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November is a huge month for the video game market. There have been ton of big title releases over the last few weeks, and video gamers everywhere are both rejoicing and lamenting. Rejoicing as fantastic Triple A titles are released, and lamenting because their wallets are empty. Good news for the financially struggling gamer, however, as there is hardly any good reason to buy a video game at launch anymore. Sure, you get access to all the new content ahead of everyone else, and sure, there's plenty of inside jokes you may miss out on. However, buying a video game at launch is nothing but trouble these days, and here's why.

The Game Is Broken

It's become normal for a game to launch with bugs. I mean, it's understandable that with a huge, global launch in a gigantic game, there's bound to be bugs here and there. Differing PC hardware isn't recognized properly, and perhaps a few side-quests or graphics are a bit off. These things are to be expected. What's not expected is that the game is completely broken. Multiple video games were launched on without the necessary hardware testing ahead of time, meaning that if you happened to be trying to play the game with the wrong hardware, you're just going to have to wait until they patch the game to actually play it.

The Game is Expensive

Unlike some commodities, you can always count on the price of a video game to go down. Sure, some of the big name titles will stay at its launch price for a year or two. Other, incredible rare games, like old NES games that are no longer in production, will actually go up in value. With the advent of PC games being launched almost entirely digitally, though, you never have to worry about the retailers running out of copies or the game going out of print. As technology and games move along, the price of older games will invariably drop, letting you get the same content for less – just a little bit later. Some games drop in price within weeks, like the fabled game Duke Nukem Forever, which dropped 1/3 in price in 3 months, and to half price in 4.

The Content is Missing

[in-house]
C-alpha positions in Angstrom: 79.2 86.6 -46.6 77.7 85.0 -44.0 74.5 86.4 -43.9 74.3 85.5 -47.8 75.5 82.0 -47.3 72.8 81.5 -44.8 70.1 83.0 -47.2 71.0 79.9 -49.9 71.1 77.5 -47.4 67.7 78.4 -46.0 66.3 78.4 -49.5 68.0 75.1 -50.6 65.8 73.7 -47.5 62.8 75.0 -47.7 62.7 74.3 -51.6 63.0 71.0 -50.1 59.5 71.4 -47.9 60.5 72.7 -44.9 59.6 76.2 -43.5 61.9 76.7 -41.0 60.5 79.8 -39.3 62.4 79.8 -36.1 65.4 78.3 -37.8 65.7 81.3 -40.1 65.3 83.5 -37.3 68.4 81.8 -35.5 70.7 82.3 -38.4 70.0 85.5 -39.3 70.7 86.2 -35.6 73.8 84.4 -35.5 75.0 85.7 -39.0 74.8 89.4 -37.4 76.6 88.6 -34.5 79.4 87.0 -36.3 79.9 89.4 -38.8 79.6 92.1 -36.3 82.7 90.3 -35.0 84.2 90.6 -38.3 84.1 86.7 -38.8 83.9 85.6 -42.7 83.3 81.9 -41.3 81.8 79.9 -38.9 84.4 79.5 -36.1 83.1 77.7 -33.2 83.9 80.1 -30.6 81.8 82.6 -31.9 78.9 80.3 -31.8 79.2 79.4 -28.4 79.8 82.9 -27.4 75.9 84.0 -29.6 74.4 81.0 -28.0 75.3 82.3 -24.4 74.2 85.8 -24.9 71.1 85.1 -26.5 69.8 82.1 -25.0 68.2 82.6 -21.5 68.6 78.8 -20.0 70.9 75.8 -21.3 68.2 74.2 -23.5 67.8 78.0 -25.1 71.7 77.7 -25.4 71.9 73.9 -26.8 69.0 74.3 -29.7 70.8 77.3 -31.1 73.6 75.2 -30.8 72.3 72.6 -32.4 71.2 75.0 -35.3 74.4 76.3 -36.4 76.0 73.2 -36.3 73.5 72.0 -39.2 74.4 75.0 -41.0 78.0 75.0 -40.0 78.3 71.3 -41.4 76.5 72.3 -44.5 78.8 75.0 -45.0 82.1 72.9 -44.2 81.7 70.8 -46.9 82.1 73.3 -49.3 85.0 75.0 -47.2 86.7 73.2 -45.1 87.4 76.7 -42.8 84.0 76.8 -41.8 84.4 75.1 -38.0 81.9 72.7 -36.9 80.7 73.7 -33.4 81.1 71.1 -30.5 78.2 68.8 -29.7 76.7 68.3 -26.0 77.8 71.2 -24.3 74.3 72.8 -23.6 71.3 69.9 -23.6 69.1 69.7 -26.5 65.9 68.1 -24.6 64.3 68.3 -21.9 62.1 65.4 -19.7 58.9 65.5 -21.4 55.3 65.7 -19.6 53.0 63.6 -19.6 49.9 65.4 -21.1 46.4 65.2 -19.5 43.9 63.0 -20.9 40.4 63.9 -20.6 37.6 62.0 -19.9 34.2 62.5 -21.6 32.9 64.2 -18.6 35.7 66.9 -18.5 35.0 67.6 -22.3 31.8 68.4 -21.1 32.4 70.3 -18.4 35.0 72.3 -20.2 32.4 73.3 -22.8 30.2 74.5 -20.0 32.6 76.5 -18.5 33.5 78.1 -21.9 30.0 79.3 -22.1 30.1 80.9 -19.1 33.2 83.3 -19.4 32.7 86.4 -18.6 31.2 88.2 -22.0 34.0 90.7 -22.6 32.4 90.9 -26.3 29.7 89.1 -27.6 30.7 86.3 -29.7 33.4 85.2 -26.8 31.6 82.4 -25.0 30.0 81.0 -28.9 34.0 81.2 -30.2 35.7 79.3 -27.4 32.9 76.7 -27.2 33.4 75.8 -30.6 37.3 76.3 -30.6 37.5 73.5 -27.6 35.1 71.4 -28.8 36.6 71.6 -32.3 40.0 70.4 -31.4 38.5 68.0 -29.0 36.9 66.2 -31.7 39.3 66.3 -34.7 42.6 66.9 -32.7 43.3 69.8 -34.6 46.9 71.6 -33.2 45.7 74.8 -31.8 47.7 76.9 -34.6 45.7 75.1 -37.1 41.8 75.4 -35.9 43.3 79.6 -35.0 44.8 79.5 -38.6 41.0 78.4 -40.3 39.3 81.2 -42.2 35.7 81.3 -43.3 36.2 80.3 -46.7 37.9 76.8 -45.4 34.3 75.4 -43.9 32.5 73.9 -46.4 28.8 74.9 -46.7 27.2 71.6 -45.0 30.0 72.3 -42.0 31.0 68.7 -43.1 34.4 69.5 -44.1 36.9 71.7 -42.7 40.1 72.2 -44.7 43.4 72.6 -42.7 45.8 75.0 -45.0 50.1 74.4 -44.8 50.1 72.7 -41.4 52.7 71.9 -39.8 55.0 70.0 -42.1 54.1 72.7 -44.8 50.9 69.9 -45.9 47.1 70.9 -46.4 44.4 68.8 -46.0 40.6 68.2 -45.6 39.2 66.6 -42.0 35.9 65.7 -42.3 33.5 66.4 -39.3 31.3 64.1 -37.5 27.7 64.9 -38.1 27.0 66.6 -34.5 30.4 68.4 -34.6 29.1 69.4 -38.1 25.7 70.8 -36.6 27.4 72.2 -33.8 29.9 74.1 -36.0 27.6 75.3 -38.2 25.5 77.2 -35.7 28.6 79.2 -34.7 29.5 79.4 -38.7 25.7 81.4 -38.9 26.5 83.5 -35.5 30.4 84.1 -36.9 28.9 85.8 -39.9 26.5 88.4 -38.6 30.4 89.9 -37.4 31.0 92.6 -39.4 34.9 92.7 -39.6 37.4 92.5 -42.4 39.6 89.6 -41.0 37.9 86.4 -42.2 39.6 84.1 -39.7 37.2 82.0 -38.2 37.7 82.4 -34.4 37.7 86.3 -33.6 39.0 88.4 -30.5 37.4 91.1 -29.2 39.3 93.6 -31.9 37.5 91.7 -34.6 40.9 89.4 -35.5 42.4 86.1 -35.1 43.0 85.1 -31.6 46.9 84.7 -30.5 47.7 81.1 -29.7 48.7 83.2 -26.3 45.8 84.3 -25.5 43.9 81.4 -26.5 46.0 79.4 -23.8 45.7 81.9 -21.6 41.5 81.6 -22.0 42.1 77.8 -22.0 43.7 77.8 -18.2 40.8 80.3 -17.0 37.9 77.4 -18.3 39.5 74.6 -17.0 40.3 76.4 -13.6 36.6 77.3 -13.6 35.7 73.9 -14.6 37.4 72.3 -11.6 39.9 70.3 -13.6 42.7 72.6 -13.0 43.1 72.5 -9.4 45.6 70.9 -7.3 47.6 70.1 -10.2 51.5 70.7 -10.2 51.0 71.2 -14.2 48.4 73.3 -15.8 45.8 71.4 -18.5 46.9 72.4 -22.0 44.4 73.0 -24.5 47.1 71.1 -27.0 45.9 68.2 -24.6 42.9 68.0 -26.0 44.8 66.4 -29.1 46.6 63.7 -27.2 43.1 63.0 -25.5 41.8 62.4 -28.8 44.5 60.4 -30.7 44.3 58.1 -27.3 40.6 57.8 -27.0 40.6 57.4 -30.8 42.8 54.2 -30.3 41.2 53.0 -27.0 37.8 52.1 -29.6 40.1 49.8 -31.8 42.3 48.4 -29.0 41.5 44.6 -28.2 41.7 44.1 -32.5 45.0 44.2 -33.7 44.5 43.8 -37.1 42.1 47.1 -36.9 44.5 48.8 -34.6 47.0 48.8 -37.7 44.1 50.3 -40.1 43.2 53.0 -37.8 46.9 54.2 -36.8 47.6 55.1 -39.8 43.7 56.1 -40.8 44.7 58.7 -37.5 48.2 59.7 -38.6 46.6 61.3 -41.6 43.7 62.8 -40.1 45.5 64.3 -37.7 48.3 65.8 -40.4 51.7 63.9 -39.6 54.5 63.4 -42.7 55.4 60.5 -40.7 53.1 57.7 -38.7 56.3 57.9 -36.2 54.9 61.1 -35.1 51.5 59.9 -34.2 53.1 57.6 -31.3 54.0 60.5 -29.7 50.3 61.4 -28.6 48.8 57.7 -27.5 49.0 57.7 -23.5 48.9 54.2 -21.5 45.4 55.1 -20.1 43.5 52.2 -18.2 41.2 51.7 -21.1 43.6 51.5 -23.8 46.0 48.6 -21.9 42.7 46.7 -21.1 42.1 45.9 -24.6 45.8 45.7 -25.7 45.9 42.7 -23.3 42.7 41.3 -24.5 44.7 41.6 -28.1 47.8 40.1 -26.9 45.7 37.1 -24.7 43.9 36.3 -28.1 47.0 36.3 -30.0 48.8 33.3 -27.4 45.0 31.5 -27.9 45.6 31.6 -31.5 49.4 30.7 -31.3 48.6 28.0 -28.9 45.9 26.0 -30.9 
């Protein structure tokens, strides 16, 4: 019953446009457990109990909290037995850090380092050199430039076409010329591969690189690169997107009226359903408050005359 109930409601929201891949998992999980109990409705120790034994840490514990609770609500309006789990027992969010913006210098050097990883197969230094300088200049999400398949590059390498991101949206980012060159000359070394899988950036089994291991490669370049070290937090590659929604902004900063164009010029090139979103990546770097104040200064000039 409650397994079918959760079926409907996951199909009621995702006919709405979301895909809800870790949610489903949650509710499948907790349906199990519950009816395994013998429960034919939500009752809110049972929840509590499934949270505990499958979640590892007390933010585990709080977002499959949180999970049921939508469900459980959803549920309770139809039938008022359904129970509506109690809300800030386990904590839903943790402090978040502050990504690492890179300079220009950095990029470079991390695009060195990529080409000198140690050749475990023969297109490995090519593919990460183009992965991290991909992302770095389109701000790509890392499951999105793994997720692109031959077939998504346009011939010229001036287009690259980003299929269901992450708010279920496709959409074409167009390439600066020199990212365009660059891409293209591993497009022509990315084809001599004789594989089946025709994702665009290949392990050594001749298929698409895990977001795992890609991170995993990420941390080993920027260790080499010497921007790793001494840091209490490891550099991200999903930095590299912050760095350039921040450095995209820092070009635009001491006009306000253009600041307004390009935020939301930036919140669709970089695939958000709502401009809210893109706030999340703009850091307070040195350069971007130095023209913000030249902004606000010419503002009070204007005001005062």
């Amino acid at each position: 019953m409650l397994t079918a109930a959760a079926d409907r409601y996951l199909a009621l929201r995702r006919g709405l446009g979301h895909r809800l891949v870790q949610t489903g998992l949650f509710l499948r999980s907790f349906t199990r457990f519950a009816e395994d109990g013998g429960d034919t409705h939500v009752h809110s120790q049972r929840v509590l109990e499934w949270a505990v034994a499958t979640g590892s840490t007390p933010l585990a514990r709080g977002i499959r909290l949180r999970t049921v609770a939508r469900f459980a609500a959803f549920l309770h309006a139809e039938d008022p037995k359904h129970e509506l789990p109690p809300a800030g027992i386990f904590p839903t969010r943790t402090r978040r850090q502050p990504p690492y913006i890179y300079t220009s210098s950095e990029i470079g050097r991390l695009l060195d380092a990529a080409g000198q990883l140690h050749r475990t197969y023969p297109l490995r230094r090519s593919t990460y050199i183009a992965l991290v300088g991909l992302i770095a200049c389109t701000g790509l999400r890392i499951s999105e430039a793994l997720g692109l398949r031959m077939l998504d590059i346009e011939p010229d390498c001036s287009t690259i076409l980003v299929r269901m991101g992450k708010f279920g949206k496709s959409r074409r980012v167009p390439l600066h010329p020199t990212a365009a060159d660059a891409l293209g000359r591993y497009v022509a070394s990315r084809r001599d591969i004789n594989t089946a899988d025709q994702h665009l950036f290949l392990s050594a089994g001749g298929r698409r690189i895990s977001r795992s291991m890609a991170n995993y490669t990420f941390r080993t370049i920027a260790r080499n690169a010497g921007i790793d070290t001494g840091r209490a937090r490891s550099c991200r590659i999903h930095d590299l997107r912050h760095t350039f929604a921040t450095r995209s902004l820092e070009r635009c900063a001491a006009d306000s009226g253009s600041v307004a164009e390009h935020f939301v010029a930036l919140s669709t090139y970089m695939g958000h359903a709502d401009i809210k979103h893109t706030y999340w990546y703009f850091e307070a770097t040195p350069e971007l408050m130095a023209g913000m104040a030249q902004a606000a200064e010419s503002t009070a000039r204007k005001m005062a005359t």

DLC is a hot topic in the gaming market today. Now publishers don't release the full game just once. They release the main game, and then they offer downloadable content to add pieces bit by bit over the game's lifespan. This extends the life of the game, as well as increases the bank account of the publisher. By waiting until after launch, you can usually purchase a version of the game that comes with the DLC included for a far more reasonable price. To further add to the issue, there is always user generated content that is missing at the launch of the game. I purchased Little Big Plant near its launch day, for example, but I quickly beat the game and grew bored. 2 years later, I picked it up and played it again for hours upon hours using solely user generated maps and content – something that was obviously absent at launch. If I had waited a few months, I wouldn't have had such a poor first impression of the game, and I would have gotten it for cheaper too!

The Content is Disappointing

Big game publishers have gigantic marketing budgets. It's their job to pump you up about the game, get your mouth salivating over what you expect the game will be like. You wait in anticipation, you check the net daily for updates,  you stare at each detail of preview footage. When the game comes out you camp outside Best Buy waiting to get it, excitedly bring it home, but when you play the game, you get a little sad. The next day, you're even sadder, as the emotion and the feeling that you were expecting to be there just isn't, and you're not sure why. The game might be good, sure, but it's not great, and that's what you had been lead to believe would be true. A famous example, Dead Island, released a fantastic emotional trailer – that completely mislead gamers as to how the game would actually be. As a result, thousands of people were dissappointed with Dead Island, as the content let them down. Waiting for the game to come out lets you find out how the game is actually going to be played and presented, and lets you save money only purchasing the games you know you're going to like.

The Service is Down

With so many games being tied to an online service, it's only a matter of time before a game launches and while the game is fine, the online service prevents the game from being played. Oh wait, it's already happened – numerous times. Assassin's Creed 2 was tied to an online authentication server that had a hard time staying online – meaning that you can't play your game until they figure out how to get their servers up and running consistently. Battlefield 3 was launched with their online service – Origin, which has had plenty of problems running on people's systems, not to mention charging people multiple times for the same game. Even Steam, back when it was launched with HL2, was completely broken upon launch. Games that launch with a new online service are almost always going to have issues upon launch, and are just one more reason to never purchase a game at launch.

Do you buy video games at launch? Why or why not?

About Alan Schram

Alan Schram writes about personal finance and his encounters with it in his everyday life. Alan is recently married and is looking to save money on expenses and reduce his debts.

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